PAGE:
The fact that smear positivity was significantly more prevalent in patients known to use crack cocaine when compared with other hard-drug users suggests that this additional risk may be attributable to a biological component. Plausible biological mechanisms to explain the increased risk of smear-positive disease include poor alveolar macrophage antimicrobial activity in crack cocaine users due to decreased inducible nitric oxide synthase activity (13) and direct effects on the lung (10).
It is likely that a proportion of hard-drug users were incorrectly classified as not using crack cocaine due to nondisclosure. This would reduce the apparent differences in levels of smear positivity between the groups. Nevertheless, despite relatively small numbers of known crack cocaine users, there is a significantly (p = 0.02) higher proportion of smear-positive disease in these patients compared with other hard-drug users.
Previous studies have shown TB transmission associated with crack cocaine use (14). Persons frequenting crack houses are likely to have multiple risk factors for active pulmonary TB. Prolonged sharing of closed and confined airspace, intensive coughing, and other acute pulmonary complications of crack cocaine inhalation promote transmission. Drug users are more likely than non–drug users to default treatment, to remain infectious for prolonged periods after diagnosis, and to acquire drug-resistant TB (15). We studied smear status at diagnosis to exclude the effect of poor treatment adherence.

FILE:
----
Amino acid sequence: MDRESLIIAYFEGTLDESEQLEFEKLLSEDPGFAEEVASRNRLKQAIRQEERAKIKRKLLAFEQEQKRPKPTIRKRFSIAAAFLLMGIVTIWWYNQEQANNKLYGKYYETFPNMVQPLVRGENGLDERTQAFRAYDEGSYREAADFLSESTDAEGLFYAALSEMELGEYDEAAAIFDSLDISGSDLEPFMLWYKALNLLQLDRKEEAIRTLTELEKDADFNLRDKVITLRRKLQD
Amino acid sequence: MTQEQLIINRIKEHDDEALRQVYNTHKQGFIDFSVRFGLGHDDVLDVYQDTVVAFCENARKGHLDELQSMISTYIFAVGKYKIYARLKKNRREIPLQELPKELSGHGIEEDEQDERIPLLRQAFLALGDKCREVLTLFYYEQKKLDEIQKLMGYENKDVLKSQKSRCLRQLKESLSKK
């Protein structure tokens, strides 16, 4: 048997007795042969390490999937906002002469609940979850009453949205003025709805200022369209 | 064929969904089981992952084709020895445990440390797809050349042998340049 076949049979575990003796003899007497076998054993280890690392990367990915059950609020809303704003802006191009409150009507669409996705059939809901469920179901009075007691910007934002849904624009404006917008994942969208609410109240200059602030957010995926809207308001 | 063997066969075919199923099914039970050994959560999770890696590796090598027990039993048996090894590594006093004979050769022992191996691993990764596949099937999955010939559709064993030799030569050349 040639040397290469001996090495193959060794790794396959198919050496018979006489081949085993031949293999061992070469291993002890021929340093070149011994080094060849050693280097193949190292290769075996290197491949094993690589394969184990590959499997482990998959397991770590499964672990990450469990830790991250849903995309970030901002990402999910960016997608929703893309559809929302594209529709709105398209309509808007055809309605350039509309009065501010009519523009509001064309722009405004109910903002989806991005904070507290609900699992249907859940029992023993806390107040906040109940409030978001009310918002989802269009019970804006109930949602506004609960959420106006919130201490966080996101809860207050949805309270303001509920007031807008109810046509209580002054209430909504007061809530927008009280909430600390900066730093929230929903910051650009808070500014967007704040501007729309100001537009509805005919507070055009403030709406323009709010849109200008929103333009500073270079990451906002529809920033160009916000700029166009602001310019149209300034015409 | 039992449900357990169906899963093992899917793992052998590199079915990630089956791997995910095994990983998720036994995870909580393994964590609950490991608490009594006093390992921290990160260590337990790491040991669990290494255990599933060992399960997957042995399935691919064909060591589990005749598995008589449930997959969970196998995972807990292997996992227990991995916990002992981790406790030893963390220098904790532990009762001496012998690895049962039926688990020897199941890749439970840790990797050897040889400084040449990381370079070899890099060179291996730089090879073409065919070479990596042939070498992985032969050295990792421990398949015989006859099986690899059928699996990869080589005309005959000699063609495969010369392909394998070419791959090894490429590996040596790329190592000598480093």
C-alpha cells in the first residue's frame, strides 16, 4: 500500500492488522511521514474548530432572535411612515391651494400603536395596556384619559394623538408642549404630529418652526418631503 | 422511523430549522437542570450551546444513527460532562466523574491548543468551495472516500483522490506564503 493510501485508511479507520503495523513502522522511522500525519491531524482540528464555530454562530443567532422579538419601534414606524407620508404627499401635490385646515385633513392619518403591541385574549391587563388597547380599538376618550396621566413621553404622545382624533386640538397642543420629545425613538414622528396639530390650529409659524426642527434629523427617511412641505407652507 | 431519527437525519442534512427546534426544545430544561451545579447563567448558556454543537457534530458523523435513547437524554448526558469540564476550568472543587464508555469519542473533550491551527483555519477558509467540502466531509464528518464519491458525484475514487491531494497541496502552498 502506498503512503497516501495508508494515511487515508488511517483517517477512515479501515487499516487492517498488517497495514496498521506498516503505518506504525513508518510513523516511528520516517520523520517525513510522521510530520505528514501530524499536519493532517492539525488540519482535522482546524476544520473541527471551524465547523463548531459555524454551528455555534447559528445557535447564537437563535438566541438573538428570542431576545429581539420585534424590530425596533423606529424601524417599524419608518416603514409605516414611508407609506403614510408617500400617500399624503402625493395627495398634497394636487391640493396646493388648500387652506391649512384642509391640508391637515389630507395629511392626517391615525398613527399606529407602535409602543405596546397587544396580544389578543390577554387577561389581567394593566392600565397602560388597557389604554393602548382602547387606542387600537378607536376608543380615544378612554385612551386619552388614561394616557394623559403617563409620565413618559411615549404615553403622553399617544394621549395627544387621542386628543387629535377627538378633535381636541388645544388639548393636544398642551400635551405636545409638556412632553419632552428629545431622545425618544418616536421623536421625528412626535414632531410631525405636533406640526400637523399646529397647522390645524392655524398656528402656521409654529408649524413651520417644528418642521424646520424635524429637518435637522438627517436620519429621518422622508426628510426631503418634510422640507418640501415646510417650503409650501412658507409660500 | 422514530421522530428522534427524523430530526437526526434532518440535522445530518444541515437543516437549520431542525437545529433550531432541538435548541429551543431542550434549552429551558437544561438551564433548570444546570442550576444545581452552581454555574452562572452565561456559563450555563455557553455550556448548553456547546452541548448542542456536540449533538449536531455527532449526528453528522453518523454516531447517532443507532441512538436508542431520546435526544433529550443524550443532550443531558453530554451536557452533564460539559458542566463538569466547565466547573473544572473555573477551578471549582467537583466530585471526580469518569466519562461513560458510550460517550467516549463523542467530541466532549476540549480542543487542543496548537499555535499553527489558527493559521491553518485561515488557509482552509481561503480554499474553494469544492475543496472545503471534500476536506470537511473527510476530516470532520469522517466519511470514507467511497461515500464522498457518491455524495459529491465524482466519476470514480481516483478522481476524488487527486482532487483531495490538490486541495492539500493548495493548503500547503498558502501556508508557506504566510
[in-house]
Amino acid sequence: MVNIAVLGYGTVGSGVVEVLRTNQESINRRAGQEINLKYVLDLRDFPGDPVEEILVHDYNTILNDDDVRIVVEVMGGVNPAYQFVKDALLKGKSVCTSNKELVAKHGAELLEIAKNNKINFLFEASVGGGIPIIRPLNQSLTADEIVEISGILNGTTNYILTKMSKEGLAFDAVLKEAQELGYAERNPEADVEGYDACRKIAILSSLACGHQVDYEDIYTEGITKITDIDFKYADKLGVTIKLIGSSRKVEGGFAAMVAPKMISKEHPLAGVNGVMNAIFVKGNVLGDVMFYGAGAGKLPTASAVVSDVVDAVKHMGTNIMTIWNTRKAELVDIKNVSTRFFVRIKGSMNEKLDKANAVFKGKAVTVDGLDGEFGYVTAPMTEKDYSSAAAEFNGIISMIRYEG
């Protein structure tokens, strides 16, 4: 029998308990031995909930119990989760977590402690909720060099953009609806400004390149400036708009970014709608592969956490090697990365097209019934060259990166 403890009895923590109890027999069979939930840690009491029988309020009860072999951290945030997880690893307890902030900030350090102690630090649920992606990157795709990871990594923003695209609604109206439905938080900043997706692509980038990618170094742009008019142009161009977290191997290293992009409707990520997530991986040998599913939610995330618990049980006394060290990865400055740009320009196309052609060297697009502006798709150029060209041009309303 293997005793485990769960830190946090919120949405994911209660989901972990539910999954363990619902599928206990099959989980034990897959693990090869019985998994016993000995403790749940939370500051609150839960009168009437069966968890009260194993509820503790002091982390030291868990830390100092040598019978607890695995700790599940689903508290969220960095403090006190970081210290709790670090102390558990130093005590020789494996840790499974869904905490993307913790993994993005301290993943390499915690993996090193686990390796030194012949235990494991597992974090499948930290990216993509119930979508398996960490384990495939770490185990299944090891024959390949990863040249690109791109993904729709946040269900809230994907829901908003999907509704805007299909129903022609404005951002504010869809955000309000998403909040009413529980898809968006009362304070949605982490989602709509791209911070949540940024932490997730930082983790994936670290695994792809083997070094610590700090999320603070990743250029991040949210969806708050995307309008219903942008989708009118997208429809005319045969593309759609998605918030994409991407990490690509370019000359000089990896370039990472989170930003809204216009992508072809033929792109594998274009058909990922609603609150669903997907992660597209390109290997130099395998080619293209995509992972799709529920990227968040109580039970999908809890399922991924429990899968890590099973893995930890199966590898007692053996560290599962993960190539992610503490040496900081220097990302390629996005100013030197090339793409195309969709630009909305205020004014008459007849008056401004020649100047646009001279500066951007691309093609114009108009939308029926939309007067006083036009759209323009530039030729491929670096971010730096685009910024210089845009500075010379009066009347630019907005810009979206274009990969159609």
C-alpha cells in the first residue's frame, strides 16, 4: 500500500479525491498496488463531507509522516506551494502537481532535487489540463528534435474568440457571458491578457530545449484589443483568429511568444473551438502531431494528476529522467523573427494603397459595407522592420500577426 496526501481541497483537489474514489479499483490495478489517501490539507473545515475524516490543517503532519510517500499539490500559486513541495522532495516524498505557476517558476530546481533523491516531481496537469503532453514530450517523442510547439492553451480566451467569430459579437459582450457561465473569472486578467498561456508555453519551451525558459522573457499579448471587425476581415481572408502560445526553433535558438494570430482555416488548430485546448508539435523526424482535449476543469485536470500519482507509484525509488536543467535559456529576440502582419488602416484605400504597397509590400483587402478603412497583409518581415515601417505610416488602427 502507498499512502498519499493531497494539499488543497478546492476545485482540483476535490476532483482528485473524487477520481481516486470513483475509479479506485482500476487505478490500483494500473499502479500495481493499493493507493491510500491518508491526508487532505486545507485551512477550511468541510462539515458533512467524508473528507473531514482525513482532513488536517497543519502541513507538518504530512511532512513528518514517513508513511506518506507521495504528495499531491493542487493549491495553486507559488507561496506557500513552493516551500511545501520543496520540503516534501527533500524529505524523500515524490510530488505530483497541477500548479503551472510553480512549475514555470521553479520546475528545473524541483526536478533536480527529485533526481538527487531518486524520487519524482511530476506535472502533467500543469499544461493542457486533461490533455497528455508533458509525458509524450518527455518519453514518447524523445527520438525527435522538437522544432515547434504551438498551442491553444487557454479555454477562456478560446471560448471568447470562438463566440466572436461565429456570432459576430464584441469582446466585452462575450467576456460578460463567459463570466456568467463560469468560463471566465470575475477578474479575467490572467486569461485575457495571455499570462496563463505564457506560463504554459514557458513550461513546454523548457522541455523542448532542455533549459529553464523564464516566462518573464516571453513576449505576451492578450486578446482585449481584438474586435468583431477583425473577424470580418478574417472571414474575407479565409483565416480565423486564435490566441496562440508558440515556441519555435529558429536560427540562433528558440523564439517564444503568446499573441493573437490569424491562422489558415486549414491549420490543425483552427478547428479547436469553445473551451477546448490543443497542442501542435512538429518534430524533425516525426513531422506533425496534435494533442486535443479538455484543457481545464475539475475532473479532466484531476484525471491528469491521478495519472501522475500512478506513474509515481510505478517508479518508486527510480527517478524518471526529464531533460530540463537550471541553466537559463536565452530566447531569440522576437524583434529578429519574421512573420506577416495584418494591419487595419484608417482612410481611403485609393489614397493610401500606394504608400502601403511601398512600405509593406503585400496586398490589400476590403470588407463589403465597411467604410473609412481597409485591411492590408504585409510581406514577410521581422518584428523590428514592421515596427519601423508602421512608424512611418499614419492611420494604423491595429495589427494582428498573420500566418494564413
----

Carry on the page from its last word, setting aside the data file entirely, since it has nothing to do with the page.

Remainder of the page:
Our study suggests a dangerous synergy between TB and crack cocaine. Users may experience addiction-related problems that complicate access to healthcare and aggravate transmission, possibly aggravated by a biological driver that may increase susceptibility to infection and progression to infectious disease. Additional studies are needed to investigate the possible biological role of crack cocaine in the development of infectious forms of TB.
Mr Story is a consultant nurse and epidemiologist at the Health Protection Agency Centre for Infections, London. His main area of interest is the control and public health effect of infections among hard-to-reach groups, particularly drug users, prisoners, and the homeless.
This study was funded by the Health Protection Agency and the Department of Health for England and Wales.
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- Table 1. Univariate analysis of drug-using and non–drug-using patients with pulmonary TB in London, United Kingdom, 2003–2004
- Table 2. Multivariate analysis of risk factors for smear-positive disease on diagnosis among drug-using and non–drug-using patients with pulmonary TB in London, UK, 2003–2004
Suggested citation for this article: Story A, Bothamley G, Hayward A. Crack cocaine and infectious tuberculosis. Emerg Infect Dis [serial on the Internet]. 2008 Sep [date cited]. Available from http://wwwnc.cdc.gov/eid/article/14/9/07-0654
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Alistair Story, Tuberculosis Section, Respiratory Diseases Department, Health Protection Agency, Centre for Infections, 61Colindale Ave, London NW9 5EQ, UK;